Extracted from search.zul


	<window title="Search" width="600px" border="normal">
		<!-- put child components inside a tag's body -->
	</window>

As window is the outermost component, it is called the root component. Window is a commonly used container because it is a basic display element of a desktop-like application while it can also enclose other components. All other components inside window are called child components and should be put in window tag's body. We set window's title bar text with "title" attribute and make window display a normal border with "border" attribute. For "width" attribute, use CSS like syntax such as "800px" or "60%".


Basically, our example application's user interface is divided into 3 areas within the window, they are (from top to bottom) search function, car list, and car details.

Tutorial-ui-3areas.png


Search Area: ZK components are like building blocks, you can combine and mix match existing components to construct your desired UI. To allow users to search, we need a text to prompt users for input, a place to enter keywords, and a button for triggering the search. We can use the following ZK components to fulfill this requirement:

Extracted from search.zul


	 	<hbox align="center">
	 		Keyword:
	 		<textbox id="keywordBox" />
	 		<button id="searchButton" label="Search" image="/img/search.png" />
	 	</hbox>

hbox is a layout component that arranges its child components horizontally and you can probably guess by now that the h represents horizontal. As these child components have different heights, we set the "align" attribute to "center" so they are aligned neatly along their center line. Here we also specify an "id" attribute for some components which allows you to control them by referencing their id. You can also easily create an image button by specifying the path for the "image" attribute.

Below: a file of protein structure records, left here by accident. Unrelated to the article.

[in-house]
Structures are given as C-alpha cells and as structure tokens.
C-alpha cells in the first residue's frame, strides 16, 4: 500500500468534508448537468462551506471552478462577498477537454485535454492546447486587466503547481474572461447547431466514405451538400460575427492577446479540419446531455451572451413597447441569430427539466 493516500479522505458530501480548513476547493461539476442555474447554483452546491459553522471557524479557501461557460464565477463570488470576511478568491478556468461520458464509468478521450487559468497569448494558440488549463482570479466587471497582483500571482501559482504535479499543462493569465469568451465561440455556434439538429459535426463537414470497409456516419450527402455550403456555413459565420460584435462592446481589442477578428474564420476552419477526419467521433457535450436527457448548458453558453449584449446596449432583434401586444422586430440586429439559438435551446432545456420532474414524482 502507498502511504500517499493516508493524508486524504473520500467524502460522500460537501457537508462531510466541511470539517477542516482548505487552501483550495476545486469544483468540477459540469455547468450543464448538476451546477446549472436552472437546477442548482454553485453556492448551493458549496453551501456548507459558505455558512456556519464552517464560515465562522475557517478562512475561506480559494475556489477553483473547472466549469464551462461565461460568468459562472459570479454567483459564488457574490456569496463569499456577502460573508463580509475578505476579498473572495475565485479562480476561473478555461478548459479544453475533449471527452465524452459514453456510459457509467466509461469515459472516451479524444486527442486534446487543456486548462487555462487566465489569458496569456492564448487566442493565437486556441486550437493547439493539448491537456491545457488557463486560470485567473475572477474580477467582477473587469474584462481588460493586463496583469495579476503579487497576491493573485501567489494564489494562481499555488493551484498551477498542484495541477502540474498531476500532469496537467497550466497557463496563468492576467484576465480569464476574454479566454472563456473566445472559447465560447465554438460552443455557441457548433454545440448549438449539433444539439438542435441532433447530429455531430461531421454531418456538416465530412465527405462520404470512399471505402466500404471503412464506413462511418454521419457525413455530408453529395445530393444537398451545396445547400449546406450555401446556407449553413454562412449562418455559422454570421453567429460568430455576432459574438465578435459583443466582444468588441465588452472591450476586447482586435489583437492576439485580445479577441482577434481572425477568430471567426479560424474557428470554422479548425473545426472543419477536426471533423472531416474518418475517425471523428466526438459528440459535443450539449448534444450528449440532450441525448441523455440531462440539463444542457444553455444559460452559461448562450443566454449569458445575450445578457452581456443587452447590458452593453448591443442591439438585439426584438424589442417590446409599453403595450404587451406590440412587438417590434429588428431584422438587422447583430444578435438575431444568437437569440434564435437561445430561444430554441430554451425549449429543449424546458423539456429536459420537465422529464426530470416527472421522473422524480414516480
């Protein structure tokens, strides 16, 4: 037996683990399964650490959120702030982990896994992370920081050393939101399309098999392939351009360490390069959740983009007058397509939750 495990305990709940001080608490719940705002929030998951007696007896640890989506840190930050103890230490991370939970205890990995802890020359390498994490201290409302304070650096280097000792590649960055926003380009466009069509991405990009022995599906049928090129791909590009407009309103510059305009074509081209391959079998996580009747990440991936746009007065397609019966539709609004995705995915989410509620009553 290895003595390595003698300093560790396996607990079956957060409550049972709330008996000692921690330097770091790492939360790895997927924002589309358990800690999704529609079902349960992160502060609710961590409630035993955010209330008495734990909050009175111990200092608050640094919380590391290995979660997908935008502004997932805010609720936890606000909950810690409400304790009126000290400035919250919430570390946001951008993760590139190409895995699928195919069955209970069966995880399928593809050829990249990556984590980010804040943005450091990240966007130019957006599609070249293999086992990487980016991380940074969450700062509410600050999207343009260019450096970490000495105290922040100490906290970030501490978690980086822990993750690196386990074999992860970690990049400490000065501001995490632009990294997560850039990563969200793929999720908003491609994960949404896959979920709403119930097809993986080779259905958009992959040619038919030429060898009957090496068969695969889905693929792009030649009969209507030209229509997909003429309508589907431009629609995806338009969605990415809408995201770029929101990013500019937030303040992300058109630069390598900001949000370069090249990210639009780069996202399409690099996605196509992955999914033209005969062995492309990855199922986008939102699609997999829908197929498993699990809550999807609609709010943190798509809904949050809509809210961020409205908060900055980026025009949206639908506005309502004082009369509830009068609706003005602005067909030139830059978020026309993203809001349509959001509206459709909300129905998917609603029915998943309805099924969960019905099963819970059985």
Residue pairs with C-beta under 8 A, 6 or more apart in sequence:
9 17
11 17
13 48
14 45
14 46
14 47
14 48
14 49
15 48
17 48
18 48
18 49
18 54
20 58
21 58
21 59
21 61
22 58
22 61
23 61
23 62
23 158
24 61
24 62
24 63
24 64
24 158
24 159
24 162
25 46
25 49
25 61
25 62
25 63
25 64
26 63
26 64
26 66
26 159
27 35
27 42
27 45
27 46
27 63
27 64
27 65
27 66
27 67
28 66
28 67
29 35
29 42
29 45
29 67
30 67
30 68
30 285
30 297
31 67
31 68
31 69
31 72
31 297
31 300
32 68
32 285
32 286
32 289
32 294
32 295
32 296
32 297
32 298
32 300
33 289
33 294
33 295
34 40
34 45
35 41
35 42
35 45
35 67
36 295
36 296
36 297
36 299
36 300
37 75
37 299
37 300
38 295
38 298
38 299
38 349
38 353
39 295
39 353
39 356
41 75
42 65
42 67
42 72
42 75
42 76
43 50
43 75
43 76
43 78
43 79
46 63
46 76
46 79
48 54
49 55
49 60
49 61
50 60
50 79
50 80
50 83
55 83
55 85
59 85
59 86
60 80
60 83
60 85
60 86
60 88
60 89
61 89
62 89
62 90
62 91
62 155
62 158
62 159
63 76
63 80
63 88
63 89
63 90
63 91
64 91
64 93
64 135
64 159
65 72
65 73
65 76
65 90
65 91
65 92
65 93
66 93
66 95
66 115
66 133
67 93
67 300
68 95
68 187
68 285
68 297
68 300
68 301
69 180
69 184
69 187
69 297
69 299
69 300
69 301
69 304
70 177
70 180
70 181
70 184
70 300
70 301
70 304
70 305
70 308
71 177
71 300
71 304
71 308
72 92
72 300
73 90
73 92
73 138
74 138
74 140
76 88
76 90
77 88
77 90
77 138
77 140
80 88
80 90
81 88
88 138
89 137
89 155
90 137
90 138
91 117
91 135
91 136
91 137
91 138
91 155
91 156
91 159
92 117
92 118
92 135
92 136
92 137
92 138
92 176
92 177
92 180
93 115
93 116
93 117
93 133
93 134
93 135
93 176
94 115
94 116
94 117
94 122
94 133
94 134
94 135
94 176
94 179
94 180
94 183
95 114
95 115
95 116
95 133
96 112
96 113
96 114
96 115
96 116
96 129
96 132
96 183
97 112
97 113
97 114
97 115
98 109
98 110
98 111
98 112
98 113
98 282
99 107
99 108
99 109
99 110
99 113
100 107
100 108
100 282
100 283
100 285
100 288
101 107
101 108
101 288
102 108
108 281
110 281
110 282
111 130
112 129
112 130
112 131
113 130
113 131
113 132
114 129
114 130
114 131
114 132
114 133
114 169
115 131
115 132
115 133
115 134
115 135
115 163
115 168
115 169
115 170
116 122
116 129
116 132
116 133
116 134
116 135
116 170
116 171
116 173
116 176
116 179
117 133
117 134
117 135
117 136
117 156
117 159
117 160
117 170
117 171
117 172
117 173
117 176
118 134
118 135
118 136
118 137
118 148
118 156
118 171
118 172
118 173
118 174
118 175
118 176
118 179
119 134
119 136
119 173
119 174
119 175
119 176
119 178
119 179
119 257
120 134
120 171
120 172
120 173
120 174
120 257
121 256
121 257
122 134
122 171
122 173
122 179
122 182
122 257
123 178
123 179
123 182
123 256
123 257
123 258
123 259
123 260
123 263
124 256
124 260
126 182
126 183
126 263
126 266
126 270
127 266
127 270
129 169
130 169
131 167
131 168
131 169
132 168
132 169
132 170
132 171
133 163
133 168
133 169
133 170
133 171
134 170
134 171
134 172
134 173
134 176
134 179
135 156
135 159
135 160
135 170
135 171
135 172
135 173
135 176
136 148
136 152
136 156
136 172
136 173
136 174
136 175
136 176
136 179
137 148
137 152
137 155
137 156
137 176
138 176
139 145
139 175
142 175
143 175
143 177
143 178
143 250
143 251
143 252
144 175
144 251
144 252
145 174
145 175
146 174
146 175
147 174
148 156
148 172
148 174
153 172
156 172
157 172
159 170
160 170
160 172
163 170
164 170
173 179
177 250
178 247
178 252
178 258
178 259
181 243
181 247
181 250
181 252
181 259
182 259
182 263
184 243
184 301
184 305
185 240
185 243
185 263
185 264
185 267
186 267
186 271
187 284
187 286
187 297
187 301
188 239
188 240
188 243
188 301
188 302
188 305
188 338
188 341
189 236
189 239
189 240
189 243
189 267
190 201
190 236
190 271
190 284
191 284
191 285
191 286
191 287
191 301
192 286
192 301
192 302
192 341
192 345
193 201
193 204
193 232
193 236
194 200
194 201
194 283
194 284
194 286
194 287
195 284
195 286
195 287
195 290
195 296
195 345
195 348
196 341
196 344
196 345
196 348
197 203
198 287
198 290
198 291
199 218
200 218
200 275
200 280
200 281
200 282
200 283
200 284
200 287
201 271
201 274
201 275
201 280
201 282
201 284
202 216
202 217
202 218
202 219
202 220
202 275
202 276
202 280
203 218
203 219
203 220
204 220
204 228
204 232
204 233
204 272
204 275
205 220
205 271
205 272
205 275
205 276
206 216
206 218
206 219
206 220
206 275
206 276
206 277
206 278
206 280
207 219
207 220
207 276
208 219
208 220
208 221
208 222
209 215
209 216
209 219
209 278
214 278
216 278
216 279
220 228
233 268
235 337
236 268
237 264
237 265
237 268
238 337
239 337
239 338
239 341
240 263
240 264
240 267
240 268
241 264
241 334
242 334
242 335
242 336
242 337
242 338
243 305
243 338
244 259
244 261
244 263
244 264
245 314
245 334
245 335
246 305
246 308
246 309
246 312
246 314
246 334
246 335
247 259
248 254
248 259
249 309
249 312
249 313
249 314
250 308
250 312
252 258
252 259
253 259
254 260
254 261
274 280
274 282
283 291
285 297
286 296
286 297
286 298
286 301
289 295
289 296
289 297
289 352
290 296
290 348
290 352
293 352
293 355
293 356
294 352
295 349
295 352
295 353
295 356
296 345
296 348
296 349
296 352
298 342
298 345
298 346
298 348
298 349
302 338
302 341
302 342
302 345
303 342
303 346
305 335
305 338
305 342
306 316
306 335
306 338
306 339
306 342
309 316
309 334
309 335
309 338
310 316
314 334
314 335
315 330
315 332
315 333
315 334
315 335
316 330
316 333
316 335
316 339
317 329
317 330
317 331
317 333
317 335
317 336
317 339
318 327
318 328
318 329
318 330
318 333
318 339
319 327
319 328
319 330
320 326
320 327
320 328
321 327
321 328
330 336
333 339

Car List Area. ZK provides several components to display a collection of data such as listbox, grid, and tree. In this example, we have chosen to use a listbox to display a list of cars with 3 columns: Model, Make and Price. We set the "height" attribute so the number of rows visible is limited with respect to the height specified; you can drag scroll-bar to see the rest of rows. The "emptyMessage" attribute is used to show a message when listbox contains no items. The listbox is a container component, and you can add listhead to define a column. The listitem is used to display data, and the number of listcell in one listitem should equal to the number of listheader. Here we use listcell with static label to demonstrate structure of a listitem, and we'll talk about how to create listitem dynamically with respect to each data object in the next chapter.

Extracted from search.zul

	 	<listbox id="carListbox" height="160px" emptyMessage="No car found in the result">
			<listhead>
				<listheader label="Model" />
				<listheader label="Make" />
				<listheader label="Price" width="20%"/>
			</listhead>
			<listitem>
				<listcell label="car model"></listcell>
				<listcell label="make"></listcell>
				<listcell>$<label value="price" /></listcell>
			</listitem>
		</listbox>


Car Details Area. Like the hbox, vbox is also a layout component which arranges its child component in vertical order. By combing these 2 layout components, we can present more information on a screen. The "style" attribute allows you to customize component's style with CSS syntax.

Extracted from search.zul

		<hbox style="margin-top:20px">
			<image id="previewImage" width="250px" />
			<vbox>
				<label id="modelLabel" />
				<label id="makeLabel" />
				<label id="priceLabel" />
				<label id="descriptionLabel"/>
			</vbox>
		</hbox>


You can see the complete zul file through the link in the References section. [7]

Handling UI Logic

The next step after building the UI is to make it respond to users. The approach we introduce here is to control UI component directly by yourself. This approach can be classified to Model-View-Controller (MVC) design pattern. [8] This pattern divides an application into three parts.

The Model consists of application data and business rules. CarService and other classes used by it represent this part in our example application.

The View means user interface. The zul page which contains ZK components represents this part. A user's interaction with components triggers events to be sent to controllers.